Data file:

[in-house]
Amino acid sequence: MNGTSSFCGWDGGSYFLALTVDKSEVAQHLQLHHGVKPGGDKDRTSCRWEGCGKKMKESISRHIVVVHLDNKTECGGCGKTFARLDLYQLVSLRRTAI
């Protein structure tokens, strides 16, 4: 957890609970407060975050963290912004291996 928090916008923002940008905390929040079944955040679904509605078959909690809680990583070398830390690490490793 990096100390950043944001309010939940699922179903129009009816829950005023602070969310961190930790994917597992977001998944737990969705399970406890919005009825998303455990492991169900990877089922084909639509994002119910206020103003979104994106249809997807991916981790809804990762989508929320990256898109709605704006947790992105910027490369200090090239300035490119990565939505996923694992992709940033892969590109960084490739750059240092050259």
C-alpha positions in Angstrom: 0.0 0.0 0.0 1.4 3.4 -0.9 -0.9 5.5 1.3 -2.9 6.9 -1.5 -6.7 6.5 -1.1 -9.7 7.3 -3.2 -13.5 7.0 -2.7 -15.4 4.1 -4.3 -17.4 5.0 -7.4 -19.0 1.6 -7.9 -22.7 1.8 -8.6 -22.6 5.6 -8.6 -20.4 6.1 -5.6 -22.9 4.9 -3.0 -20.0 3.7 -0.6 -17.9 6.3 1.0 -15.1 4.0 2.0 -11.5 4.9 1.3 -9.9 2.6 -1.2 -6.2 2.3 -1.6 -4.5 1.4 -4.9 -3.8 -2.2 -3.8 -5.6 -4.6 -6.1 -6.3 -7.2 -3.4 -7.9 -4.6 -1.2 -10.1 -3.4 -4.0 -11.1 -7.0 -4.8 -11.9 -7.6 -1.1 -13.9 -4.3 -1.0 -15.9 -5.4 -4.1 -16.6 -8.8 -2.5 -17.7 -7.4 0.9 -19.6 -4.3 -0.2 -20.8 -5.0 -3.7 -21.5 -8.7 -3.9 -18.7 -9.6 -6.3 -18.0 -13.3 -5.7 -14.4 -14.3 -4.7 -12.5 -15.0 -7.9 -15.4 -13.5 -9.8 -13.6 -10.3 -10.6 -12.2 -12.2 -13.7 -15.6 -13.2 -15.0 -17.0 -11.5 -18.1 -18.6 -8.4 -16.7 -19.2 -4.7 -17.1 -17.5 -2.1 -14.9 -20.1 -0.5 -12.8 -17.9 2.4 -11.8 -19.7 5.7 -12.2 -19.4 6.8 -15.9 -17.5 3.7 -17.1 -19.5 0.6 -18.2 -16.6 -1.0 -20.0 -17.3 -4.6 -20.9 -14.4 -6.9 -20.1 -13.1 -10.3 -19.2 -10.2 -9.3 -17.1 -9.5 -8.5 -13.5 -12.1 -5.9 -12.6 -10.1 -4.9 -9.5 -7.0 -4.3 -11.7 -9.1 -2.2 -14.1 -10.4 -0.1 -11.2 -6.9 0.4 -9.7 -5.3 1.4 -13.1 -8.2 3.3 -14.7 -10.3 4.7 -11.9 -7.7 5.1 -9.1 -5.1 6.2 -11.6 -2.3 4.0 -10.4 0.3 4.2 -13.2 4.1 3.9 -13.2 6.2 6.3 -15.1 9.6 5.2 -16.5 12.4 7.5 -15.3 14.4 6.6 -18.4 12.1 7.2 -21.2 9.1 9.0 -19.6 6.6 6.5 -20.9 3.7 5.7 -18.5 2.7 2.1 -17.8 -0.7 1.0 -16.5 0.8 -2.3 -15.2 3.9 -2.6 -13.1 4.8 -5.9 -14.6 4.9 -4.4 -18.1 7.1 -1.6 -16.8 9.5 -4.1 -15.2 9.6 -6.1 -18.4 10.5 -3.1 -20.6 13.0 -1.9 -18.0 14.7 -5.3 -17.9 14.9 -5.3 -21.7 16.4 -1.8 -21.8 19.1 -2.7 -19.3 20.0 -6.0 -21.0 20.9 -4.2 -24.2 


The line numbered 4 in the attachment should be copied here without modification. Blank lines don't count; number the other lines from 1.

C-alpha positions in Angstrom: 0.0 0.0 0.0 1.4 3.4 -0.9 -0.9 5.5 1.3 -2.9 6.9 -1.5 -6.7 6.5 -1.1 -9.7 7.3 -3.2 -13.5 7.0 -2.7 -15.4 4.1 -4.3 -17.4 5.0 -7.4 -19.0 1.6 -7.9 -22.7 1.8 -8.6 -22.6 5.6 -8.6 -20.4 6.1 -5.6 -22.9 4.9 -3.0 -20.0 3.7 -0.6 -17.9 6.3 1.0 -15.1 4.0 2.0 -11.5 4.9 1.3 -9.9 2.6 -1.2 -6.2 2.3 -1.6 -4.5 1.4 -4.9 -3.8 -2.2 -3.8 -5.6 -4.6 -6.1 -6.3 -7.2 -3.4 -7.9 -4.6 -1.2 -10.1 -3.4 -4.0 -11.1 -7.0 -4.8 -11.9 -7.6 -1.1 -13.9 -4.3 -1.0 -15.9 -5.4 -4.1 -16.6 -8.8 -2.5 -17.7 -7.4 0.9 -19.6 -4.3 -0.2 -20.8 -5.0 -3.7 -21.5 -8.7 -3.9 -18.7 -9.6 -6.3 -18.0 -13.3 -5.7 -14.4 -14.3 -4.7 -12.5 -15.0 -7.9 -15.4 -13.5 -9.8 -13.6 -10.3 -10.6 -12.2 -12.2 -13.7 -15.6 -13.2 -15.0 -17.0 -11.5 -18.1 -18.6 -8.4 -16.7 -19.2 -4.7 -17.1 -17.5 -2.1 -14.9 -20.1 -0.5 -12.8 -17.9 2.4 -11.8 -19.7 5.7 -12.2 -19.4 6.8 -15.9 -17.5 3.7 -17.1 -19.5 0.6 -18.2 -16.6 -1.0 -20.0 -17.3 -4.6 -20.9 -14.4 -6.9 -20.1 -13.1 -10.3 -19.2 -10.2 -9.3 -17.1 -9.5 -8.5 -13.5 -12.1 -5.9 -12.6 -10.1 -4.9 -9.5 -7.0 -4.3 -11.7 -9.1 -2.2 -14.1 -10.4 -0.1 -11.2 -6.9 0.4 -9.7 -5.3 1.4 -13.1 -8.2 3.3 -14.7 -10.3 4.7 -11.9 -7.7 5.1 -9.1 -5.1 6.2 -11.6 -2.3 4.0 -10.4 0.3 4.2 -13.2 4.1 3.9 -13.2 6.2 6.3 -15.1 9.6 5.2 -16.5 12.4 7.5 -15.3 14.4 6.6 -18.4 12.1 7.2 -21.2 9.1 9.0 -19.6 6.6 6.5 -20.9 3.7 5.7 -18.5 2.7 2.1 -17.8 -0.7 1.0 -16.5 0.8 -2.3 -15.2 3.9 -2.6 -13.1 4.8 -5.9 -14.6 4.9 -4.4 -18.1 7.1 -1.6 -16.8 9.5 -4.1 -15.2 9.6 -6.1 -18.4 10.5 -3.1 -20.6 13.0 -1.9 -18.0 14.7 -5.3 -17.9 14.9 -5.3 -21.7 16.4 -1.8 -21.8 19.1 -2.7 -19.3 20.0 -6.0 -21.0 20.9 -4.2 -24.2 